trees, sidewalk, people, street

Are Communities Born or Made?

This was one of the underlying questions within the discourse on a recent webinar that targeted how designers can engage in progressive community development. I had the pleasure of being joined by fellow panelists, Christine Modor and Fleur Timmer with moderation by author David Thorpe. Titled: Urban Architecture and Building Better Communities, the discussion fielded questions […]

Continue reading
recycled bottles

Solving the Recycling Cost Gap is About Value

Within the realm of broad sustainability efforts in this country, recycling could be considered one of the veterans. Recycling programs have existed in America since the 1990’s, but despite their longevity, they still have not yet reached their maturity, falling short of refined systems streamlined for maximum impact at minimum cost. In most places, recycling […]

Continue reading
Manhattan Beach Pedestrian Street

Density is Great, But Walkability Needs More

Achieving density and creating public circulation space that is centered around pedestrians are both key components to fostering a walkable environment. Both are things that the typical American, suburban model lack. With homes spread so far apart–from both each other and any non-residential destination–walking becomes senseless in communities that are beholden to the car down […]

Continue reading

Reviewed: Walkable City

Jeff Speck WalkabilityWalkable City: How Downtown Can Save America, One Step at a Time

By Jeff Speck

In One Line: From broad strokes to streetscape specifics, the author covers the deficiencies of modern street planning that hinder the pedestrian experience as well a coordinated attack to solve them. 

In the age of millennials, walkability is all the rage. If you’re talking to people born after 1975 then chances are giving planning preference to bikers and walkers will get you some head-bobs or thumbs up. The data continually points to younger populations being less interested in automotive access and more keen on what can be accomplished within the radius of walking or riding. There’s plenty of great reasons for that, but it also means that conversations can get propagated with reoccurring lessons that eventually ascend to border on truism. Continue reading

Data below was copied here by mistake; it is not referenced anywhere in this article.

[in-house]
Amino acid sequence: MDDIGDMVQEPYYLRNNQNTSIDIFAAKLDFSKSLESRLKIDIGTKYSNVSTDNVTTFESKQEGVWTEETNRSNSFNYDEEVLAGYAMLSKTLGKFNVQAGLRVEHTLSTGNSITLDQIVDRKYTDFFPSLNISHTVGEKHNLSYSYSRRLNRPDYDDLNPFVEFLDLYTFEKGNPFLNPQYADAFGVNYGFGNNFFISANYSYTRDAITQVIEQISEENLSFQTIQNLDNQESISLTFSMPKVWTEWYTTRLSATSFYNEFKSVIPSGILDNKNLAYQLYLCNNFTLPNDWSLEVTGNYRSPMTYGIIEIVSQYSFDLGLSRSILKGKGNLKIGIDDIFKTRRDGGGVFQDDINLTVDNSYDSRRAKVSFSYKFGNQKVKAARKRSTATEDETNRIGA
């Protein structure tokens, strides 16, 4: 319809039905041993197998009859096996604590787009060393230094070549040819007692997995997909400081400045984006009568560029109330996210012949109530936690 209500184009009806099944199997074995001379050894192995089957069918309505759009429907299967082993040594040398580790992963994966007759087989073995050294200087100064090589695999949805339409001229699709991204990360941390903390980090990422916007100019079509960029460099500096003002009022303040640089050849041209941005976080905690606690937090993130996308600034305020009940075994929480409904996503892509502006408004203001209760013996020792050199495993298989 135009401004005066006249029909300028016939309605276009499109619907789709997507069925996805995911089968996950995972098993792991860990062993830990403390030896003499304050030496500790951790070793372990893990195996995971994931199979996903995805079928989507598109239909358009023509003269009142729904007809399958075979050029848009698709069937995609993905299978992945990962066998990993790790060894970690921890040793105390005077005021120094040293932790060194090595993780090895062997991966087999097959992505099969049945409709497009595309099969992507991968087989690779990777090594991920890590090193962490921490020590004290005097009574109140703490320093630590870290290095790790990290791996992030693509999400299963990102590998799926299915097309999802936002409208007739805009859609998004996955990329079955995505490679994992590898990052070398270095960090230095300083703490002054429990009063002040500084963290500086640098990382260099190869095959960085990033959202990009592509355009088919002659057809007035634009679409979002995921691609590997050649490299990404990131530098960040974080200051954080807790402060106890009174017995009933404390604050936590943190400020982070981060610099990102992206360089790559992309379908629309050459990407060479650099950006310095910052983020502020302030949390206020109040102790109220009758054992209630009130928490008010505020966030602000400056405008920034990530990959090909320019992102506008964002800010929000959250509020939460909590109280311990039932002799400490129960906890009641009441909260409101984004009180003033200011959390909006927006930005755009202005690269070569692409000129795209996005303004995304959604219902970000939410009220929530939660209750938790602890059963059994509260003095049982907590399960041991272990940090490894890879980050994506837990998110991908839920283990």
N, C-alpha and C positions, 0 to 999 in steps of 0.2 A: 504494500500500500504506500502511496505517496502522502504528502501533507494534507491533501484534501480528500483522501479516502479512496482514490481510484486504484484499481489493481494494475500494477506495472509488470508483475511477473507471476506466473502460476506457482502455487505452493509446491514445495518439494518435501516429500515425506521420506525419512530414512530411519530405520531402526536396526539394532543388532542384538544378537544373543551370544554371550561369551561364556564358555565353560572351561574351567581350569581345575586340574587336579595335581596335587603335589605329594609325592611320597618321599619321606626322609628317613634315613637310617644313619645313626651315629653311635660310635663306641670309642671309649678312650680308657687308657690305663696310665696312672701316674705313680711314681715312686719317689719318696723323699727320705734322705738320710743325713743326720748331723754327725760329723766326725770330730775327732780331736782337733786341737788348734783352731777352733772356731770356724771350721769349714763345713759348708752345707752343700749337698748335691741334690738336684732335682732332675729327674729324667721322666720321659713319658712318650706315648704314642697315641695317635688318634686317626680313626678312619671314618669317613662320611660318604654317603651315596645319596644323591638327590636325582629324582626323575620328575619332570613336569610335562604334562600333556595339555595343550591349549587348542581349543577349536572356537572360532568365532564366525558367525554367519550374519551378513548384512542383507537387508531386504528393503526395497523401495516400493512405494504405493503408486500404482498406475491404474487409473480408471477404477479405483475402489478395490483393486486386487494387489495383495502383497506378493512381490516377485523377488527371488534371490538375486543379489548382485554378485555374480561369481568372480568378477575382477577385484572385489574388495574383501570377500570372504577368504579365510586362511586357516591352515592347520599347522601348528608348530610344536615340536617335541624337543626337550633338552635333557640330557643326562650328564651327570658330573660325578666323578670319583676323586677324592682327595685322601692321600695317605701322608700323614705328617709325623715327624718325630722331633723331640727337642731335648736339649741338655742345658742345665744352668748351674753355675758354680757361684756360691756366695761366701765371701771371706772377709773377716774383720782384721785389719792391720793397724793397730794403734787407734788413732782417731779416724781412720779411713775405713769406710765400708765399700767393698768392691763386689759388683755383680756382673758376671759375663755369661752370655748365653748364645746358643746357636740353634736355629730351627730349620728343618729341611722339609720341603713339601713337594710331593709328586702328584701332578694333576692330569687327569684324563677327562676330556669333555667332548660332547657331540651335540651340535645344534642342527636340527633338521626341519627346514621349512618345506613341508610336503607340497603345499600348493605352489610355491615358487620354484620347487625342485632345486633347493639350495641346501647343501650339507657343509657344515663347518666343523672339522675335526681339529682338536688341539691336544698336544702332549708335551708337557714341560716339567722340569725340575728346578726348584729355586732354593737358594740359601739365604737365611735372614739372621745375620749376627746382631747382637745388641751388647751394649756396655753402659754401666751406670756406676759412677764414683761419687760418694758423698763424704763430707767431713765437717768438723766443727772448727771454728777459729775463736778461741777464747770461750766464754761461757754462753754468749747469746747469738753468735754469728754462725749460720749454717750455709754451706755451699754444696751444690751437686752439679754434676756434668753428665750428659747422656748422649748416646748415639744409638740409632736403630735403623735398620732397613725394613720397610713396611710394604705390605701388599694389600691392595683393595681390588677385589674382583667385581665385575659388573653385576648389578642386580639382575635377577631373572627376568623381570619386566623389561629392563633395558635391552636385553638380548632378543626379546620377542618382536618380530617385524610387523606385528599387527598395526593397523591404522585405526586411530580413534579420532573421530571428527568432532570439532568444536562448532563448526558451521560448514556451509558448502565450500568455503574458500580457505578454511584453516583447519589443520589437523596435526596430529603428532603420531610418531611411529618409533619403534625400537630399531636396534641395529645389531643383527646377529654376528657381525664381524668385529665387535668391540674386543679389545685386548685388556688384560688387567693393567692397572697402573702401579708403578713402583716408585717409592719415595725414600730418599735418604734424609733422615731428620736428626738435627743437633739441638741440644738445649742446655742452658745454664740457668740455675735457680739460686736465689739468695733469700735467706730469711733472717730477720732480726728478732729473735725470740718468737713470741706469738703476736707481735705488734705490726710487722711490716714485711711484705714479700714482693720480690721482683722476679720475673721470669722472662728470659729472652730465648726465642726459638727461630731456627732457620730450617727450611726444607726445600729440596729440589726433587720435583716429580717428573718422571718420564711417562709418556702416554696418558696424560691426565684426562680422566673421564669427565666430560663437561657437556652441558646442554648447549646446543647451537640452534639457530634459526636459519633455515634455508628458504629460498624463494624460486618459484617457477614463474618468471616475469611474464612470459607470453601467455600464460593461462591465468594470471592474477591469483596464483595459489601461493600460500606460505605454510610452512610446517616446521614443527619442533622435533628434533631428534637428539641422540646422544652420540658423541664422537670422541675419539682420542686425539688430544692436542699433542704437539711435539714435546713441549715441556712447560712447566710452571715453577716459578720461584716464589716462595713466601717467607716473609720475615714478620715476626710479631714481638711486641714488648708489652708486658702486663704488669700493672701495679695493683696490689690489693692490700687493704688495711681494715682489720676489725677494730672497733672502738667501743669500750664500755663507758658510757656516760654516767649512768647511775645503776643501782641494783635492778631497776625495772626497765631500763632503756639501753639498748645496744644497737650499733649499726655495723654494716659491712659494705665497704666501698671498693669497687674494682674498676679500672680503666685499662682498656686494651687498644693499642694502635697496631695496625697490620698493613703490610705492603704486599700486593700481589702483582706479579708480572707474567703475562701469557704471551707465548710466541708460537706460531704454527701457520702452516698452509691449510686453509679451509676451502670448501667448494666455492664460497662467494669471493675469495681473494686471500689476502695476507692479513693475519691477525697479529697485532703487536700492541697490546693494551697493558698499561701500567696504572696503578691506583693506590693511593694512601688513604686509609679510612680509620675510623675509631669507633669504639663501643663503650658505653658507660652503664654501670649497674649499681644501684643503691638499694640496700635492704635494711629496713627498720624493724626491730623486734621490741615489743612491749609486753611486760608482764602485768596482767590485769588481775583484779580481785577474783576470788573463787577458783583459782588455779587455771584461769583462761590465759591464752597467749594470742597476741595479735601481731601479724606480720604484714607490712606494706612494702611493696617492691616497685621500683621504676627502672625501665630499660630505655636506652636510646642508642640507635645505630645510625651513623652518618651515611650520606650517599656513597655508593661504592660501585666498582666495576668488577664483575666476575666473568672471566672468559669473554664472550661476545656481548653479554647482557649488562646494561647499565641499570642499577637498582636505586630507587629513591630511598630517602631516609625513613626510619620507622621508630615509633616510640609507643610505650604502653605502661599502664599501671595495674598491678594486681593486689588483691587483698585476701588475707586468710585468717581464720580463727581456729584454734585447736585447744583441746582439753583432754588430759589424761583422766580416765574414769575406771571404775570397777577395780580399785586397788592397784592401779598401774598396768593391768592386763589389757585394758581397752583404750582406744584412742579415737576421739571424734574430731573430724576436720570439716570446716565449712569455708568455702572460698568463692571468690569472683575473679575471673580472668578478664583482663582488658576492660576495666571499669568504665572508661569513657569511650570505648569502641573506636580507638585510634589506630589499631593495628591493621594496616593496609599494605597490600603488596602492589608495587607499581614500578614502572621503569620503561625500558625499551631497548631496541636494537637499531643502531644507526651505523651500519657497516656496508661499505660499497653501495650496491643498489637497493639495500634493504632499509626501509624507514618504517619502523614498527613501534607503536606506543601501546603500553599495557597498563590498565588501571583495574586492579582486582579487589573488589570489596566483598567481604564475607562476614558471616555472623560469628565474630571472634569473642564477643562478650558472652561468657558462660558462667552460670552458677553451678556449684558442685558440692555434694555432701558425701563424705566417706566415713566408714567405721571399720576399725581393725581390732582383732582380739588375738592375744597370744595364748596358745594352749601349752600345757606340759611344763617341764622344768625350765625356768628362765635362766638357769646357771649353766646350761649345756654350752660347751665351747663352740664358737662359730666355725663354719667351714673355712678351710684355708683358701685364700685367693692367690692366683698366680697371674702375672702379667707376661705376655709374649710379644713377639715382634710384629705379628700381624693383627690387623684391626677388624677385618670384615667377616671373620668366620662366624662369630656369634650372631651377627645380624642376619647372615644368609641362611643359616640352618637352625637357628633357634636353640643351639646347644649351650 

Reviewed: Sustainable Urbanism

Douglas Farr Book DesignSustainable Urbanism: Urban Design With Nature

By Douglas Farr

In One Line: A well-crafted overview of sustainable planning strategies with a broad lens that is valuable for a range of readers as a foundation to a library of stewardship. 

The complexity of sustainability is one of its worse enemies. Our modern attempts to condense information can run counter to helping others understand the intricacies of our biosphere. With only portions of information the solutions can see deceivingly easy, mistakenly small in number or both. Some of the stronger voices end up being the ones that can package complex issues with clarity and brevity for retention in a broader audience. Continue reading

The Growing Shadow of Self Storage

self storage roadAs January comes to a close most of the presents of the holiday season have probably found a place in our homes. Shelves are a bit heavier. Closets are a bit fuller. Unclaimed space is a bit rarer. The success of the retail industry shows itself in our collective burgeoning homes and as the spring approaches there will be Americans looking to find new homes for possessions they can’t fit, but don’t want to part with. Similar to the growth of digital space in the cloud, the displacement of our excess stuff to an out-of-sight location can be perceived as utilizing an endless amount of space with little repercussion, but this strengthening trend has fueled an industry in the business of taking up space while giving little back. Continue reading